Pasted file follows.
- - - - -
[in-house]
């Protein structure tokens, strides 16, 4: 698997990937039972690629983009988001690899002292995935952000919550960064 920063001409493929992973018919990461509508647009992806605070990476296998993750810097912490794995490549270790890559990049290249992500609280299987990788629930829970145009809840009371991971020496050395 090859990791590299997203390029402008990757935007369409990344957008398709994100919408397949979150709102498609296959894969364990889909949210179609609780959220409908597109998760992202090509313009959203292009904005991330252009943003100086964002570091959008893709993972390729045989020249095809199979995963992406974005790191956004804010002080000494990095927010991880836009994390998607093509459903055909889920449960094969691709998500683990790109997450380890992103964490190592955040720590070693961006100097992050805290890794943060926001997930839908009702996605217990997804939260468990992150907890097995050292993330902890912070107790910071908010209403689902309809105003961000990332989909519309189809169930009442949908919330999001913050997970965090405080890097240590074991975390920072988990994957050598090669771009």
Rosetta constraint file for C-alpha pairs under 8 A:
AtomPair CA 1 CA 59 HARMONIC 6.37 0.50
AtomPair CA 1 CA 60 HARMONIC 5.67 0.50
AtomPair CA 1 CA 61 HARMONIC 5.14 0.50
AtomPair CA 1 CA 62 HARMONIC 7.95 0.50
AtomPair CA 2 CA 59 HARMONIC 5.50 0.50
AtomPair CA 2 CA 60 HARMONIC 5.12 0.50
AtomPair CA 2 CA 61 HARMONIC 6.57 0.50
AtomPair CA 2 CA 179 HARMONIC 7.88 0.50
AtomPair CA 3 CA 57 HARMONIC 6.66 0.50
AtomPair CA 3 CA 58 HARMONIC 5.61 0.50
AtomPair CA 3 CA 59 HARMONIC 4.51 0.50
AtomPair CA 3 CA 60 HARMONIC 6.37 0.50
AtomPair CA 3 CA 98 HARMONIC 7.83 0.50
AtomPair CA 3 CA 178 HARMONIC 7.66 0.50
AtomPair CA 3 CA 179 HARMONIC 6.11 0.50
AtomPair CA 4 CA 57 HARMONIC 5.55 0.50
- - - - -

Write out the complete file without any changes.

[in-house]
């Protein structure tokens, strides 16, 4: 698997990937039972690629983009988001690899002292995935952000919550960064 920063001409493929992973018919990461509508647009992806605070990476296998993750810097912490794995490549270790890559990049290249992500609280299987990788629930829970145009809840009371991971020496050395 090859990791590299997203390029402008990757935007369409990344957008398709994100919408397949979150709102498609296959894969364990889909949210179609609780959220409908597109998760992202090509313009959203292009904005991330252009943003100086964002570091959008893709993972390729045989020249095809199979995963992406974005790191956004804010002080000494990095927010991880836009994390998607093509459903055909889920449960094969691709998500683990790109997450380890992103964490190592955040720590070693961006100097992050805290890794943060926001997930839908009702996605217990997804939260468990992150907890097995050292993330902890912070107790910071908010209403689902309809105003961000990332989909519309189809169930009442949908919330999001913050997970965090405080890097240590074991975390920072988990994957050598090669771009």
Rosetta constraint file for C-alpha pairs under 8 A:
AtomPair CA 1 CA 59 HARMONIC 6.37 0.50
AtomPair CA 1 CA 60 HARMONIC 5.67 0.50
AtomPair CA 1 CA 61 HARMONIC 5.14 0.50
AtomPair CA 1 CA 62 HARMONIC 7.95 0.50
AtomPair CA 2 CA 59 HARMONIC 5.50 0.50
AtomPair CA 2 CA 60 HARMONIC 5.12 0.50
AtomPair CA 2 CA 61 HARMONIC 6.57 0.50
AtomPair CA 2 CA 179 HARMONIC 7.88 0.50
AtomPair CA 3 CA 57 HARMONIC 6.66 0.50
AtomPair CA 3 CA 58 HARMONIC 5.61 0.50
AtomPair CA 3 CA 59 HARMONIC 4.51 0.50
AtomPair CA 3 CA 60 HARMONIC 6.37 0.50
AtomPair CA 3 CA 98 HARMONIC 7.83 0.50
AtomPair CA 3 CA 178 HARMONIC 7.66 0.50
AtomPair CA 3 CA 179 HARMONIC 6.11 0.50
AtomPair CA 4 CA 57 HARMONIC 5.55 0.50